Rowan is a tree. Rowan is called mountain ash, but even though the leaves look similar, the rowan is not a true ash. Rowan is closely related to rose and to a lesser degree related to apple, hawthorne, and pear.
- botanical information
- nutritional information
- astrological correspondences
- magick correspondences and uses
- Goddesses and deities
Botanical name: Sorbus acuparia
Common name: Lady of the Mountains, mountain ash, quickbeam, rowan, wildwood
Origin: Rowan is originally from northern Europes deciduous forests, moors, heaths, and rocky mountain slopes.
Rowan has a shiny grey or grey-ish brown bark. Rowan flowers are creamy white. Rowan berries are small and gree, ripening into bright orange-red berries. Rowan can grow up to 30 feeet tall and to altitudes up to 3,250 feet.
Rowans bright red berries are used to make jelly. Rowan jelly sweetened with sugar can be used as a substitute for cranberry sauce. Crab apples and rowan berries can be used to make a tart jelly. The ancient Welsh made ale from rowan berries.
Rowan bark and berries were used for herbal mediciations.
Rowan was used for tanning and for making black dye.
In Celtic astrology the sign of Rowan is approximately January 21st to February 17th. Rowan Moon is masculine and called Moon of Vision or the Spirit Moon.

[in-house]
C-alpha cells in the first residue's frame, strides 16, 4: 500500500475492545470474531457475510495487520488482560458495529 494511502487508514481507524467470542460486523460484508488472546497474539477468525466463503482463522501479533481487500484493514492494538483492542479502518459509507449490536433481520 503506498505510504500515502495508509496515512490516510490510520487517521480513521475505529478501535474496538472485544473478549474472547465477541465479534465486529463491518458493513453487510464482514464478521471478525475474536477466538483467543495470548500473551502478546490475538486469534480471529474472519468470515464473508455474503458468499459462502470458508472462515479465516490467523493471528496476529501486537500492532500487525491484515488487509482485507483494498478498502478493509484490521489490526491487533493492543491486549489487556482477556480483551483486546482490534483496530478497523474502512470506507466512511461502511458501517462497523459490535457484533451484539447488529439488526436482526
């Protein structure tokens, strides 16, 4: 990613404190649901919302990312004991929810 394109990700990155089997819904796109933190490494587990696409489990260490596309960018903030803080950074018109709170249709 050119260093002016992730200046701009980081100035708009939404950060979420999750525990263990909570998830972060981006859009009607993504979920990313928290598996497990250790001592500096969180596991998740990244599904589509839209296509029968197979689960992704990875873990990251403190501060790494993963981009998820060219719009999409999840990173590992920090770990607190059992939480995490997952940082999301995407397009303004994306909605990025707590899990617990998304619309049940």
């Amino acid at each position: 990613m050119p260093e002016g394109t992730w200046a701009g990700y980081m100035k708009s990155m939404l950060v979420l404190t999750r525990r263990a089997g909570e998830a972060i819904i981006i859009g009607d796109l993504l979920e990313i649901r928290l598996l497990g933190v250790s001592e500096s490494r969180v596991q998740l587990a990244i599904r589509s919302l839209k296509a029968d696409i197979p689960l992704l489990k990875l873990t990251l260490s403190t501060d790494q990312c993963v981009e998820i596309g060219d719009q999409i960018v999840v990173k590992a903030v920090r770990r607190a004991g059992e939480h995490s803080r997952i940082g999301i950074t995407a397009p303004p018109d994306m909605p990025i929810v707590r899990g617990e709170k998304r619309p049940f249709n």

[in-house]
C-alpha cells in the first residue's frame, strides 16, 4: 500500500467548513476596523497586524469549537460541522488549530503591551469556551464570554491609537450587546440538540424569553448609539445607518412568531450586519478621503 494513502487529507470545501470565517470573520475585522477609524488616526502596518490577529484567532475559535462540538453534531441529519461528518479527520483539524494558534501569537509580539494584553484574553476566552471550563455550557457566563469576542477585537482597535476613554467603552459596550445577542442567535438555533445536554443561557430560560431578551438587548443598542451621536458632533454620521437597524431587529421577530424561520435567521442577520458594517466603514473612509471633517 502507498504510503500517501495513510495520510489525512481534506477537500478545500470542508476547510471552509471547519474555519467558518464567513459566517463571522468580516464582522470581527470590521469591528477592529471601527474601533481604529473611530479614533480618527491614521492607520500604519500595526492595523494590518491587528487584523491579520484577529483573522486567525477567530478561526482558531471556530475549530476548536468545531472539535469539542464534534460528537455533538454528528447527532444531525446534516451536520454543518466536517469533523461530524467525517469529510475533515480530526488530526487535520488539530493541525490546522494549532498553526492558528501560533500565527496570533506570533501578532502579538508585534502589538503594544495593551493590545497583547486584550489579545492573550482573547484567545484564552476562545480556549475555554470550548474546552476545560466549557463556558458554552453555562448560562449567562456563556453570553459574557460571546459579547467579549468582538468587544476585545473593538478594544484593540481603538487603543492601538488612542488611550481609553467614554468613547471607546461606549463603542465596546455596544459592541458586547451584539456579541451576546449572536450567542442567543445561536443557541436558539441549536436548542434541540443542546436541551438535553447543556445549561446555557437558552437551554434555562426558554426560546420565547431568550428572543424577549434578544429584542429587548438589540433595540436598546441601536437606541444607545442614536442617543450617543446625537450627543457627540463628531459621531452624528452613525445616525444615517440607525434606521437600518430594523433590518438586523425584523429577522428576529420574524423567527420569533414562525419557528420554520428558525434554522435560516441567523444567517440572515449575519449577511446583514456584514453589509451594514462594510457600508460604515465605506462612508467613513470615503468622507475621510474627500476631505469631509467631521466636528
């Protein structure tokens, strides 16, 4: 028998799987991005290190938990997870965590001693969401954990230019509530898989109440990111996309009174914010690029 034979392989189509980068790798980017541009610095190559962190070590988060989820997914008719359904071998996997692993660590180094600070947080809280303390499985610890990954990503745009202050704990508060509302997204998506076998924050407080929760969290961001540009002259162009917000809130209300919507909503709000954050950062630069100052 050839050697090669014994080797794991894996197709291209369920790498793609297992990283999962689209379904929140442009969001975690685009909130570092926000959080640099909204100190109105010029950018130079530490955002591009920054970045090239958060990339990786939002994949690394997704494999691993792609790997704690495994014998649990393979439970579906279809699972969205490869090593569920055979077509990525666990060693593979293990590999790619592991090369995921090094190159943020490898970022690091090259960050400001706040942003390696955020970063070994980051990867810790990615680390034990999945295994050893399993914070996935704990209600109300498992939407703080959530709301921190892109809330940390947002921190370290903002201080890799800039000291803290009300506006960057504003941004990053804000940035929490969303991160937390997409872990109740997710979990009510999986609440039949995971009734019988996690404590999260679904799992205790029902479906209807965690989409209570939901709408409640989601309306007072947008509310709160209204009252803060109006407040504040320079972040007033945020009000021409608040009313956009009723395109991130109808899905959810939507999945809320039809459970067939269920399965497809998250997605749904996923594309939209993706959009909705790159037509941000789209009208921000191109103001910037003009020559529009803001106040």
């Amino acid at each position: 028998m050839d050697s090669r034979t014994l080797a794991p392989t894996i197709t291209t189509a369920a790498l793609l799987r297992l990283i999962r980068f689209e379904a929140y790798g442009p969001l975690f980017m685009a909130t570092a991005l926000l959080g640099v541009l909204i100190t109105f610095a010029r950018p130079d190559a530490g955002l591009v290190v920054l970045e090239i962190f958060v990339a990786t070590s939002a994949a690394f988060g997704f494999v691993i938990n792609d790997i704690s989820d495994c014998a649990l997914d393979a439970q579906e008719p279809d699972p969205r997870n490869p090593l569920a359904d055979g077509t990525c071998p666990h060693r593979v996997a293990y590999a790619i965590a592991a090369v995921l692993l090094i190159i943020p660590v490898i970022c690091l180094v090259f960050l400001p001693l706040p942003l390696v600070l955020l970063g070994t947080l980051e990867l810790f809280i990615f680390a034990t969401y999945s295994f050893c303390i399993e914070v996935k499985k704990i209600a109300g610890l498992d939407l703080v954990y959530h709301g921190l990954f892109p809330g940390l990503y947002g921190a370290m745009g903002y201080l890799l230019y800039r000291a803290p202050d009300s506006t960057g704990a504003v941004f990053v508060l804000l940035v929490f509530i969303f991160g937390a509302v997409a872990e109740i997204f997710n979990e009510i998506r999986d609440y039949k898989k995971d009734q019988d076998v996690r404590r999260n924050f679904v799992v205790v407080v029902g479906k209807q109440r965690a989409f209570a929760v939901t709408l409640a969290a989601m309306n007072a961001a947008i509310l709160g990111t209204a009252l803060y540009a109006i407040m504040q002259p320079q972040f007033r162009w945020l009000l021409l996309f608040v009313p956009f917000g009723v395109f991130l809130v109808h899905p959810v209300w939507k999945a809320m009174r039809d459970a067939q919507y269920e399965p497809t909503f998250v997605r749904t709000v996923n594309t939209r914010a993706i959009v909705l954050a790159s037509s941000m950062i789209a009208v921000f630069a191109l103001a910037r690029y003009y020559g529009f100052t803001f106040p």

magickal correspondences and uses:
Magickal uses: protection against bad luck, evil, and lightning
Horses and other animals were protected from bewitching by rowan wands.
Druids used rowan fires and incantations to summon spirits to aid their tribe during upcoming battle.
ancient myths and beliefs:
Rowan was the Celtic tree of life. Celts believed that the first woman was a rowan tree and the first man was an alder tree.
Rowan is called the Whispering Tree, because Celts believed that rowan held secrets.
Celts believed that a sprig of rowan placed over the main entrance of a home would keep out evil. Celts would hang a rowan branch over the threshold of their homes on Imbolc (spring fstival). Many Celts planted rowan around their home for protection from evil.
The Celts believed that rowan helped protect against lightning (hence rowan is sometimes called wildwood or quickbeam).
The Welsh placed rowan in graveyards to scare away demons that might disturb the sleep of the dead. Medieval Christians drove rowan stakes into corpses to prevent ghosts, especially if the person died under unusual or violent circumstances.
deities associated with rowan:
- Brid (Celtic Goddess)
- Brigid (Celtic Goddess)
Rowan bark and berries were used for herbal mediciations. Rowan is an astringent. Rowan was used to make a gargle.
Some herbs may be poisonious under some conditions. Exercise appropriate care.
Wild gathering: Avoid wild gathering. Some plants are endangered species. Some plants can be toxic just by touch. Even experts can make deadly misidentifications of wild plants. Please grow your own herbs in your own goddess garden (or window boxes).